Posted by Tomas Barak on March 15, 2021

Customer Surveys – Taking the Guess Work out of Marketing


Written by Tom Barak – March 12, 2021

The decision-making process which helps us determine our marketing mix should never be dependent on intuition, passive observation, or dare we say it – guessing. Our brands are just too precious, and when thousands or even millions of dollars are riding on our marketing decisions, we must let the customers tell us what they want before we allocate scarce resources in an effort to earn their business.

I had prepared a marketing plan for a rather large client recently, and upon reviewing their past year’s activities I noticed considerable spending on magazine advertising. When I asked the V.P. of operations about the purchases – inexplicably the company had no marketing department, instead the V.P. and in-house graphic designer were moonlighting as the firm’s marketing department – he had a less than adequate answer. I expected the firm to have mountains of customer data but was flabbergasted to learn that most of the “data” took the form of his own industry experience and anecdotes from his sales staff. His decision to target certain publications over others was based on their circulation, “We advertised in these because they’re the biggest and most popular in the industry”, was the explanation for his decision. Many of his other marketing decisions were based on similar reasoning; for instance he wanted to purchase outdoor advertising because his competitors had billboards.

Now don’t get me wrong; industry experience and details provided by sales staff – who are in constant contact with customers and who generally know their segments – are a good source of customer data. However, at the end of the day, the picture these sources provide is subjective, opinionated and based on whatever biases are inherent in the source. In other words the data gathered is based on passive observation and is, for the most part, interpretive guess work. For example when we hire a new employee, do we base our final decision on what others say about the candidate, or do we interview them in person? The later is the generally accepted method. When I asked the V.P. whether he had ever surveyed his customers, whether he had ever undertaken focus groups, or had spent extended periods of time, one-on-one, with customers, the answer to all of these questions was, surprisingly, no. While he had lunched with certain larger clients, the conversations were generally social in nature, and not really structured as strictly fact-finding missions. These types of customer-relations activities have their place but are limited unless carefully planned and executed.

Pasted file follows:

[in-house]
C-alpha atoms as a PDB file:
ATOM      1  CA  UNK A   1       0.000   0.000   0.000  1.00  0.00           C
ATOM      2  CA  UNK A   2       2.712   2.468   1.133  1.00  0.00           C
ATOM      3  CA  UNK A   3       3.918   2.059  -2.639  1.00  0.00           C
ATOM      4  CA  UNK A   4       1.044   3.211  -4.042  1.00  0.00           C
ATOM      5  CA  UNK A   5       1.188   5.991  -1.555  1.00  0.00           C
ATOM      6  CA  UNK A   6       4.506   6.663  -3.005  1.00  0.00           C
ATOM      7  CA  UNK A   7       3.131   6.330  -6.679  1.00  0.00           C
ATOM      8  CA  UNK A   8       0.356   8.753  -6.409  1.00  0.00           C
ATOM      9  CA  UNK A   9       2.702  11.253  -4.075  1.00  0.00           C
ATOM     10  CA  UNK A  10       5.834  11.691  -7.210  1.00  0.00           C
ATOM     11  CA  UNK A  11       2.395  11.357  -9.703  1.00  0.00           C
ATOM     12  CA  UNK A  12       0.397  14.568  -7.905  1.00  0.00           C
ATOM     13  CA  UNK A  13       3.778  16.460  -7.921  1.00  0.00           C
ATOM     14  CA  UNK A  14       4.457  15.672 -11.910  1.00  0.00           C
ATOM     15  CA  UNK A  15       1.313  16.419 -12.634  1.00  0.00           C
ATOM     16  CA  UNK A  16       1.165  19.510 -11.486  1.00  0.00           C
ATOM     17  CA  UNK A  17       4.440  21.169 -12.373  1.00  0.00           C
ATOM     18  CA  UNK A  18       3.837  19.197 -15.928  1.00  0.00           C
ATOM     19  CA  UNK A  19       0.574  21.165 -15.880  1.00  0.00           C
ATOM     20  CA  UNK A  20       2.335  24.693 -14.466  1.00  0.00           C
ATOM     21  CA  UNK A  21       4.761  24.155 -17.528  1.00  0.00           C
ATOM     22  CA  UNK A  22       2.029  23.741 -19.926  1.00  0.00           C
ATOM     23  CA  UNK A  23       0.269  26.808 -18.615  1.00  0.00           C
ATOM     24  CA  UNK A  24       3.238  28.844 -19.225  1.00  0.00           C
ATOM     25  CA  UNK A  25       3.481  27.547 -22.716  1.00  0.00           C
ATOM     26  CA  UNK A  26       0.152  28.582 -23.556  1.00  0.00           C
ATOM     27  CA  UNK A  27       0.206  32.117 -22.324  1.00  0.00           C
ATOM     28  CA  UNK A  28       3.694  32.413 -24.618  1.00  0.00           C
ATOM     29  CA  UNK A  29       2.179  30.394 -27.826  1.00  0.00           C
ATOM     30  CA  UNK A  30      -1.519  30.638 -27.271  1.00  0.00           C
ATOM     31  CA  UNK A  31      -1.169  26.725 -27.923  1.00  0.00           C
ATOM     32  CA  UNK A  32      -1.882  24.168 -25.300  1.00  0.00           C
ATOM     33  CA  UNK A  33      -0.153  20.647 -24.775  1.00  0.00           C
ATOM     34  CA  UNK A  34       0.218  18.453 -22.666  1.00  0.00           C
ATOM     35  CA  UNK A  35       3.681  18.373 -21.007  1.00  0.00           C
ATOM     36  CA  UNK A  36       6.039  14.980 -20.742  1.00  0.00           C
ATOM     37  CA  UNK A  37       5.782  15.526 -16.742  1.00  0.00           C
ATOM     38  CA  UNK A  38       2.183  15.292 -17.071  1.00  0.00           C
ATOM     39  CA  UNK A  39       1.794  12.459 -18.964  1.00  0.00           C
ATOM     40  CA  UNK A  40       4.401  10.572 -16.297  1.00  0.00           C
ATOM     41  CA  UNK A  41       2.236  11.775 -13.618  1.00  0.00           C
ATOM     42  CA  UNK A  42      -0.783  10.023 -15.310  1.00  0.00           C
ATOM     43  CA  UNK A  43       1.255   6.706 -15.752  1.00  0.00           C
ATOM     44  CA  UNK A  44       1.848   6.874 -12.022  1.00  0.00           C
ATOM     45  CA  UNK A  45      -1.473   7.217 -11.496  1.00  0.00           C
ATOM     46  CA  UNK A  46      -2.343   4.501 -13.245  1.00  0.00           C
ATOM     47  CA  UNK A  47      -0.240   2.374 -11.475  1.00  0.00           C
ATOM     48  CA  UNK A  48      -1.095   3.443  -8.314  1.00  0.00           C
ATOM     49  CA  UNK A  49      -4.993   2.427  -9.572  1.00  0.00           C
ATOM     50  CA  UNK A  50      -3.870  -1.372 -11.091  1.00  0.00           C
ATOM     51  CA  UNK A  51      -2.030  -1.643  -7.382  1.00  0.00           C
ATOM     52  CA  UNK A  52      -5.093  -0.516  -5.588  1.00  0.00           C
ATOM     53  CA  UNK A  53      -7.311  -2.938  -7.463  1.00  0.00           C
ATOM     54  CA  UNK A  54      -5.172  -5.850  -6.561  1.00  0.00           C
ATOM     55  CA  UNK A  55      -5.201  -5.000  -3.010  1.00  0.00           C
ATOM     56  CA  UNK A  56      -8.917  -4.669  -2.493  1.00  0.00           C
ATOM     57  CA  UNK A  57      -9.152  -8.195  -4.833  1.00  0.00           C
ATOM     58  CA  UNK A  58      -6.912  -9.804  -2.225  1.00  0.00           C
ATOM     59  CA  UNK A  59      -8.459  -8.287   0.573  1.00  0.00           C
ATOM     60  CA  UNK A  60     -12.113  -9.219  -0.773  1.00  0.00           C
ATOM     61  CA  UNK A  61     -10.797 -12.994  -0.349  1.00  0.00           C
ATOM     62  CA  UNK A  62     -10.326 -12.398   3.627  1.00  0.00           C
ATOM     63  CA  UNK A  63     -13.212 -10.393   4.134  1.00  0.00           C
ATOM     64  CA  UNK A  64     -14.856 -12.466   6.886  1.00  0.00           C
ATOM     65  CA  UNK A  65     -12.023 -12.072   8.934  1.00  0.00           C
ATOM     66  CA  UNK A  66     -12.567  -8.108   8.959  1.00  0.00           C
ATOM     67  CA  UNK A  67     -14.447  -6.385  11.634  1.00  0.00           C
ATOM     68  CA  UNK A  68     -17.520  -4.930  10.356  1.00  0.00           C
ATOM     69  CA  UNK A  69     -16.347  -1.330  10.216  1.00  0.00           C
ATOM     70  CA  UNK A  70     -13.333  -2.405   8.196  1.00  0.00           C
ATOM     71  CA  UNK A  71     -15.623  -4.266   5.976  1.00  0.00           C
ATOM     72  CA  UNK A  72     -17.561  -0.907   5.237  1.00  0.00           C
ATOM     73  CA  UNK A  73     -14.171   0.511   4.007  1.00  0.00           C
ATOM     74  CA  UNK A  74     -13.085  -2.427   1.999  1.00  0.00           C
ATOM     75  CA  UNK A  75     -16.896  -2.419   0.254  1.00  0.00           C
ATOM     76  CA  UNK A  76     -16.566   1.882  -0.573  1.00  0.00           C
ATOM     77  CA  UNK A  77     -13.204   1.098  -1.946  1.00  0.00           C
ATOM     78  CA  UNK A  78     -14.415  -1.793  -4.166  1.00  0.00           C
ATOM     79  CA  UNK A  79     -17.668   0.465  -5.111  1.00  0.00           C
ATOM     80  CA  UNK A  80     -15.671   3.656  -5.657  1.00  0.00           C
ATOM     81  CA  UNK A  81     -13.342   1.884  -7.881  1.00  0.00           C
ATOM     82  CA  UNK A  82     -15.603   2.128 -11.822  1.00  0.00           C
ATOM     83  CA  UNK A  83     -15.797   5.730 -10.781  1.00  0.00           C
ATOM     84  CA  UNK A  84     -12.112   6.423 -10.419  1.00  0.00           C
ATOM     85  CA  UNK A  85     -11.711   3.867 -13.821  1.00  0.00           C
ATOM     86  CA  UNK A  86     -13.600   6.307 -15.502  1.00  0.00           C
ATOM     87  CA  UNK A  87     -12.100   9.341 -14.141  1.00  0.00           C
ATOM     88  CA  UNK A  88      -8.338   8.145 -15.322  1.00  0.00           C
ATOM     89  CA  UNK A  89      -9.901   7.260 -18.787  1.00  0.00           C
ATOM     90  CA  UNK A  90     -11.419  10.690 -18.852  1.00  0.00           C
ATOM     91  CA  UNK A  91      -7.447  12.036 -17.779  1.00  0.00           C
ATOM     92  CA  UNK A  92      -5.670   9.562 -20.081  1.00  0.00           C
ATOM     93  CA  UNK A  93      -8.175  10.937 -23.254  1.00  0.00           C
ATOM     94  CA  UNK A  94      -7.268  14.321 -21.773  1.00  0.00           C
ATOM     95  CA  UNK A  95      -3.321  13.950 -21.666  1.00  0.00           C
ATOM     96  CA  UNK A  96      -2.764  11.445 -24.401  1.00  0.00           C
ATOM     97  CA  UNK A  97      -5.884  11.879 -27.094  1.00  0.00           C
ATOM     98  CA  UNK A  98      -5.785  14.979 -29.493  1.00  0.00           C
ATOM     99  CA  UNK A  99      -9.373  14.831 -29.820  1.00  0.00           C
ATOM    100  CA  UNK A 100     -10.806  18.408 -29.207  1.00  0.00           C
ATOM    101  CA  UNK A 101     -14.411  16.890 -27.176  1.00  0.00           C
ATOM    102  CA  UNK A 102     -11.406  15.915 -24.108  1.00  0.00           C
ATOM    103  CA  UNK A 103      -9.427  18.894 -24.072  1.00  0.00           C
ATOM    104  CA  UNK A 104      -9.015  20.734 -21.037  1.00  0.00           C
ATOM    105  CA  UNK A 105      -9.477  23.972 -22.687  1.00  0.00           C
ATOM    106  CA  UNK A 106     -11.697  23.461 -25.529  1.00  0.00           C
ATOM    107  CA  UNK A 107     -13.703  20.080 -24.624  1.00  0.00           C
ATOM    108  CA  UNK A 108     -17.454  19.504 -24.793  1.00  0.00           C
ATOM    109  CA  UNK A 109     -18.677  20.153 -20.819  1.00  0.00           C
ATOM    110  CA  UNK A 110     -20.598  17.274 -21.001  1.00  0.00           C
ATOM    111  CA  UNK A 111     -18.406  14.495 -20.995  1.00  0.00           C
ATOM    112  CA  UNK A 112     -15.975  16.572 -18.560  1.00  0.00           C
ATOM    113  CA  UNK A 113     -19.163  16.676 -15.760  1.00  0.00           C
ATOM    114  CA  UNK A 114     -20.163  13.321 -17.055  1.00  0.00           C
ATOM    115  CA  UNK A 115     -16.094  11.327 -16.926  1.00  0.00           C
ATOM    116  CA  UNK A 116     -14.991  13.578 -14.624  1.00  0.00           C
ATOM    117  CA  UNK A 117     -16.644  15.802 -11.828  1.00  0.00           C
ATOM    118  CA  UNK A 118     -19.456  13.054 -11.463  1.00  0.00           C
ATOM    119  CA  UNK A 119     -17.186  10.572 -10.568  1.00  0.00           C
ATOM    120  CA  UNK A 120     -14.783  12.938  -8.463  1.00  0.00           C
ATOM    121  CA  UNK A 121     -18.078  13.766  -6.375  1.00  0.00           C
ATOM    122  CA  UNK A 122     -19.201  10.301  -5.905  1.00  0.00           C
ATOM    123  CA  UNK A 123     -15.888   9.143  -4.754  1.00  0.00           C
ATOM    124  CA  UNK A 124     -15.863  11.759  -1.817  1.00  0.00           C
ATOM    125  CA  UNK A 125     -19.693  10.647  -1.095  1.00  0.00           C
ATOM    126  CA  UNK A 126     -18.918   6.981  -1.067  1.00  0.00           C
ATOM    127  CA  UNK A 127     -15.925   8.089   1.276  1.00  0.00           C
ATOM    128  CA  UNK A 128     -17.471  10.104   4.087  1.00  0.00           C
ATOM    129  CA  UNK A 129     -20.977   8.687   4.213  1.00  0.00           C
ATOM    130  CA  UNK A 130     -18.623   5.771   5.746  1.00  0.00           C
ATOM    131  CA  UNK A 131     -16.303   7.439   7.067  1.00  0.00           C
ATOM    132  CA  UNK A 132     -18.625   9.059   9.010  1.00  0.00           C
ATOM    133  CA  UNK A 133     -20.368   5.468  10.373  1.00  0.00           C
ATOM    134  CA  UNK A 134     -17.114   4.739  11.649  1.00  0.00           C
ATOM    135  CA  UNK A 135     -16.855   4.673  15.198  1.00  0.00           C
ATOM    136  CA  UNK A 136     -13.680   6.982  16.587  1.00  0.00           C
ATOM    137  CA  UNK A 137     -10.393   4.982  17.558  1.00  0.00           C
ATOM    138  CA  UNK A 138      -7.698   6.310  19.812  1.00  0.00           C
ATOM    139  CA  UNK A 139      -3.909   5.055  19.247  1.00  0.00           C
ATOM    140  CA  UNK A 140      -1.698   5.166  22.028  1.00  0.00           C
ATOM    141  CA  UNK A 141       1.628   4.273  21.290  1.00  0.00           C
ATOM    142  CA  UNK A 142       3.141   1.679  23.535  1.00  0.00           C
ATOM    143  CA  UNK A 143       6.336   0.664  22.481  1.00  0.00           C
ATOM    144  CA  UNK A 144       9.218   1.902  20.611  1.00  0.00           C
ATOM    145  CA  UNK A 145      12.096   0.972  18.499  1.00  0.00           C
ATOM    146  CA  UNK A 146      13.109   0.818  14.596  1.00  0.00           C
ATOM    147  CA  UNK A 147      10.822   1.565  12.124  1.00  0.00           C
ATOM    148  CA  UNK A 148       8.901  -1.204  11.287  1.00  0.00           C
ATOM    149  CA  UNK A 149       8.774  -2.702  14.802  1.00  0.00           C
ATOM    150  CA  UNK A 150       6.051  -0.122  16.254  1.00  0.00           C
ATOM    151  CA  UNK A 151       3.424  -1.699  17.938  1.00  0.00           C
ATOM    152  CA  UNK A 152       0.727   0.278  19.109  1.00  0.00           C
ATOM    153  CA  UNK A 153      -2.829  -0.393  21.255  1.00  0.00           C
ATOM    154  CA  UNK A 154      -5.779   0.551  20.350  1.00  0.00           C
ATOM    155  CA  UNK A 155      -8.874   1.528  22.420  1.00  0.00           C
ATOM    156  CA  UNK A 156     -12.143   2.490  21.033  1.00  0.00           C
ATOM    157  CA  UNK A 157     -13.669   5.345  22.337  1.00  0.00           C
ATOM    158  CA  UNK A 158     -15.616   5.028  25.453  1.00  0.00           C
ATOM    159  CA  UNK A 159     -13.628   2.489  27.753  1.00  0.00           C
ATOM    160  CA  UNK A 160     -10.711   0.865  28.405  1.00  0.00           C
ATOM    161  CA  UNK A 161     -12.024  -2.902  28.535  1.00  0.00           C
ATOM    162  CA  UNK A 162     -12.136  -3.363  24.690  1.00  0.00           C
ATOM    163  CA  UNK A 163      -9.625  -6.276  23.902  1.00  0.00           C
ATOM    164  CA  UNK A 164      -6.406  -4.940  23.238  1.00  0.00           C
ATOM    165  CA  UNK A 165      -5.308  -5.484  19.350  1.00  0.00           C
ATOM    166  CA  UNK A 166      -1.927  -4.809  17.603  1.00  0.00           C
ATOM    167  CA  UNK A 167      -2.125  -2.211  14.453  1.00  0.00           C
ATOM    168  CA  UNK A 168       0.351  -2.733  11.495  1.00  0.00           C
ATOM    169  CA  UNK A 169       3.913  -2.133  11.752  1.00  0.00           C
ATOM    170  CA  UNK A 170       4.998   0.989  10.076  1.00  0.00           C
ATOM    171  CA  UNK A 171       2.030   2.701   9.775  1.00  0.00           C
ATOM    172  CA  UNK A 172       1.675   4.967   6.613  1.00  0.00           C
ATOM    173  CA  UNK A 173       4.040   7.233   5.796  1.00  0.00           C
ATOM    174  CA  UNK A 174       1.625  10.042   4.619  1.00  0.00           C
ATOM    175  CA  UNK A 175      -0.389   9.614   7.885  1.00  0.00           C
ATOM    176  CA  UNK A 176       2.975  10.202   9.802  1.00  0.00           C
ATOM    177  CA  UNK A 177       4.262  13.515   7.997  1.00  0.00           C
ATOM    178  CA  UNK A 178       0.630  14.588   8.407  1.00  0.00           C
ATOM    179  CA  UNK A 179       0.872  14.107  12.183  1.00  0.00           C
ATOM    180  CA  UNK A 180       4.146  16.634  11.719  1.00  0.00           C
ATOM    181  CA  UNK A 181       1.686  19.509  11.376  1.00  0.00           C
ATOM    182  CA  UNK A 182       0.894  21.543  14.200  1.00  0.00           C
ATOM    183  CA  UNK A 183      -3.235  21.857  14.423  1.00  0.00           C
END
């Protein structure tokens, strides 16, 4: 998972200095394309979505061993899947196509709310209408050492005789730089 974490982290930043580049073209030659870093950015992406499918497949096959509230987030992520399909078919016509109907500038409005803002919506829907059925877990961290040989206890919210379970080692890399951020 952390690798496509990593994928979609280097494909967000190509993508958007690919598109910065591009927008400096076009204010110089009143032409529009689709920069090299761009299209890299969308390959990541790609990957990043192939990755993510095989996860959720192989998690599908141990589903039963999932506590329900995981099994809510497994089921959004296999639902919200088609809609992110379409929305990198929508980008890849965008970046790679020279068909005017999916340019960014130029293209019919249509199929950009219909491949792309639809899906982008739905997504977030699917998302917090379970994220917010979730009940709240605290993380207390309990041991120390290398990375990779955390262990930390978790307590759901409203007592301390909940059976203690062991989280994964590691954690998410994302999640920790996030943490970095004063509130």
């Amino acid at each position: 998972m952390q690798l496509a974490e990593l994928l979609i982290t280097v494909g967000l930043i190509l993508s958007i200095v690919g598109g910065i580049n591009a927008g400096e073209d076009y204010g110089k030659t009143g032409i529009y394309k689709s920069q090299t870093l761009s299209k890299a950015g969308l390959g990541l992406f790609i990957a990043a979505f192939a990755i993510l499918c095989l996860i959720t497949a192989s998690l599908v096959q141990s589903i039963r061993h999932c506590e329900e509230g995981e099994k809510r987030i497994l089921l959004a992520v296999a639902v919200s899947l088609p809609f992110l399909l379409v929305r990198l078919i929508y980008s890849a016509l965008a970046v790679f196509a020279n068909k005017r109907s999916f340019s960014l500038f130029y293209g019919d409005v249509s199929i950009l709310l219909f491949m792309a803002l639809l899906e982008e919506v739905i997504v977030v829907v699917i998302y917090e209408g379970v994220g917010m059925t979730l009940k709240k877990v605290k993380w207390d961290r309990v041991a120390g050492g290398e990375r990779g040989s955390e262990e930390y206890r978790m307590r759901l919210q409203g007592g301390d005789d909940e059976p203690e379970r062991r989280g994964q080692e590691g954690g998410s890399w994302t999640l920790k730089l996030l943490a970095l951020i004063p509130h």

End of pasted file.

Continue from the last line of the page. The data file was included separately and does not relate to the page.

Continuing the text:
Justify Those Advertising Purchases

Regarding the magazine purchases the V.P. could not answer a few key questions. Are you sure your customers are reading these magazines? If so, do they notice the adverts and if so, are they influenced by them? Unfortunately no amount of passive observation can definitively answer these questions. To be sure there are round about ways of finding this information out, but none as conclusive or accurate as simply asking the customers themselves.